I've never really heard another band that sounded like Television. The Strokes and other art bands are clearly borrowing some chords... but still Television's first album is on a planet of its own. Like Patti they carried the gauntlet that VU laid down through the 70s and delivered it to the 80s alternative scene. The title song is one of the best pop songs over eight minutes long that has ever been recorded.

13. Elvis Costello - This Years Model

This, his second album out and first with The Attractions, might be my favorite Costello album. It single handedly Pete Thomas one of my all time favorite drummers. It's always saddened me that Elvis decided to avoid the clever word-play style on this album. Though it was still somewhat present on the follow up, Armed Forces, He was afraid shortly after that it would get cheesy. Though I admit he might have been right in the long run, frankly, I would have been perfectly happy if he had made a dozen albums like this one. The lyrics whip you like snapped cables from a suspension bridge, and the band probably never sounded this intense again for the rest of their career. Hell of an album.

14. R.E.M. - Monster

R.E.M. is sort of like David Bowie, in that they've both been around for a long time and reinvented themselves so many times that it's more common to find fans fall into certain periods and phases of their careers. For me, it was Automatic for the People, Monster, and New Adventures in Hi-Fi. Automatic is largely considered their masterpiece, Monster was probably their most commercially successful, and in my opinion New Adventures is their most underrated and wrongfully scorned by fans and critics a like. My love of R.E.M. began largely with Monster. I saw them on its tour. Great album that showed they could be a mainstream hit while staying true to fans and selves alike.

15. The Rolling Stones - Exile On Main St.

I used to hate The Rolling Stones. I mean they had a few songs I liked, but over all I never got the craze. They seemed overrated and bland. Then I heard this album, and it gave me a swift kick in the ass. Shortly after I started running out to give their other stuff another listen... and I get it now. In the realm of rock and roll... they are amazing. Great songwriting that was at times as edgy as any punk band to shortly follow. Like Nebraska for Springsteen... this is the album to judge The Stones by.

16. Brian Eno - Taking Tiger Mountain (By Strategy)

I don't trust any "indie band" that hasn't heard the first three solo albums by Brian Eno. This is the second and song for song the best (though Another Green World is bloody fantastic as a complete work) Nuff said.

17. Pixies - Come On Pilgrim

Pixies are my second favorite band, following The Velvet Underground. I love all five Pixies albums pretty close to equally. Doolittle is the best album, but in many ways I like starting here and working my way through them (going back and visiting "The Purple Album" somewhere along the way). Acoustic Spanish punk ballads about incest that sound like they came out of a still birthed nightmare after reading a ton of short stories by Julio Cortázar... what's not to love? It's one of the best EPs I've ever heard in my life.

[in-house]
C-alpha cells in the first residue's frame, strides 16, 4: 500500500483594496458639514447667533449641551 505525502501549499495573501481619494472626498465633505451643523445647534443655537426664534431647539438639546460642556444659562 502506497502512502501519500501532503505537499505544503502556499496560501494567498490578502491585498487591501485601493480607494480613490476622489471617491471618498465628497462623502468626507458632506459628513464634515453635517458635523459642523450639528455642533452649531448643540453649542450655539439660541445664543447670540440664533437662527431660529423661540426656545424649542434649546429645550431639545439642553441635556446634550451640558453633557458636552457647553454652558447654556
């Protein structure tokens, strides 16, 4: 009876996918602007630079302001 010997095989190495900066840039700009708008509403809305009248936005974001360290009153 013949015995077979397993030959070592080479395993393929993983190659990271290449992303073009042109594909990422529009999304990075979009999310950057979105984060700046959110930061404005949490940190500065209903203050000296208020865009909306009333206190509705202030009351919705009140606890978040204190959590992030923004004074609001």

18. Leonard Cohen - Songs by Leonard Cohen

Leonard's first album is his best in a lot of respects but above all it's poetic strength. People know it for Suzanne, but there is so much more it has to offer. Though later albums have more of my favorite songs by him, this is his most consistent. Best place to start as well.

19. David Bowie - Aladdin Sane

There are a lot of good Bowie Albums, but from his Ziggy Stardust, period this is his best. Strong songwriting matched by superior musicianship than anything from The Rise and Fall of Ziggy Stardust and the Spiders From Mars. I admit that its predecessor is fully deserving of the praise that it has received over the years and it used to be one of my top ten favorites of all time, but it is this album that makes me want to know more about those Spiders... especially the arachnid behind the piano solo in the title song.

20. The Velvet Underground - The Velvet Underground and Lou Reed, Live in 67 Vol. 1

Brian Eno once said that everyone who ever heard the Velvet Underground ran out and started a band. It was true for me. For many years this was my favorite album... period. It probably still is. In fact I'm pretty sure it still is. Far better than any studio album they produced, this shows how great the band were as musicians. It takes all those great songs and in many ways makes them better. It took me a long time to re-appreciate their first album after hearing many of its songs on here.

I could write essays about each album the band recorded because I love them so much, but this is simply one of the most beautiful expressions of melancholy that rock and roll has ever expressed. Everybody has at least one album that they love on a very deep and personal level. This is mine.

OK Sal... I gave you a list. It ain't perfect and I'm bummed that I forgot about The Cure, The Clash and Wilco... but there it is! I'm working on a 100 or 200 good songs list for ya, but expect that to take time.

Hope you're reading this and your trip to Pakistan was ok.

Take care.